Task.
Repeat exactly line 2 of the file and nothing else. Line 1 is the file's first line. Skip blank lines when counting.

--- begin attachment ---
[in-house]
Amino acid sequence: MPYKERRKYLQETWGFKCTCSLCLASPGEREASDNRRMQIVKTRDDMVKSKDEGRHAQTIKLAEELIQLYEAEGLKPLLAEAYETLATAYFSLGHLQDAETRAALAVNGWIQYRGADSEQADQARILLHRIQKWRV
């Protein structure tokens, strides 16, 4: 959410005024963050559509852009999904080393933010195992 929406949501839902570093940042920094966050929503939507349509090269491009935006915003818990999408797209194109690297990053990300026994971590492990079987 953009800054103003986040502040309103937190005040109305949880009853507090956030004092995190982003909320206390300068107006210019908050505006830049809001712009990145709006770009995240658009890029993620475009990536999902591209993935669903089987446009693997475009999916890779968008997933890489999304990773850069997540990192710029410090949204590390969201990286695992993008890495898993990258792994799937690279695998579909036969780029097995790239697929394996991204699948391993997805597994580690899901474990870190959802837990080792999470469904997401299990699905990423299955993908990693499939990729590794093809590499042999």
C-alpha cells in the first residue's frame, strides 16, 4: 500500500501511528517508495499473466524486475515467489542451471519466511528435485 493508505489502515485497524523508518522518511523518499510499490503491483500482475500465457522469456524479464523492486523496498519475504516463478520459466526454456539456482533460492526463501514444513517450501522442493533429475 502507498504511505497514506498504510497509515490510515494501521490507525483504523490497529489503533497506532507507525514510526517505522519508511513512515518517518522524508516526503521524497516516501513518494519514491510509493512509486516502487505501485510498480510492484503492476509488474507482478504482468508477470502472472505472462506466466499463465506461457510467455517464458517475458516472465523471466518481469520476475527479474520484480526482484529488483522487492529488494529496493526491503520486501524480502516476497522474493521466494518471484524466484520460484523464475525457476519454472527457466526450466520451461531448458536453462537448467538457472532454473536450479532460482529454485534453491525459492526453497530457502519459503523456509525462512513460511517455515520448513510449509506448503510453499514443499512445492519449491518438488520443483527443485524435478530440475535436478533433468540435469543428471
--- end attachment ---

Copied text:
Amino acid sequence: MPYKERRKYLQETWGFKCTCSLCLASPGEREASDNRRMQIVKTRDDMVKSKDEGRHAQTIKLAEELIQLYEAEGLKPLLAEAYETLATAYFSLGHLQDAETRAALAVNGWIQYRGADSEQADQARILLHRIQKWRV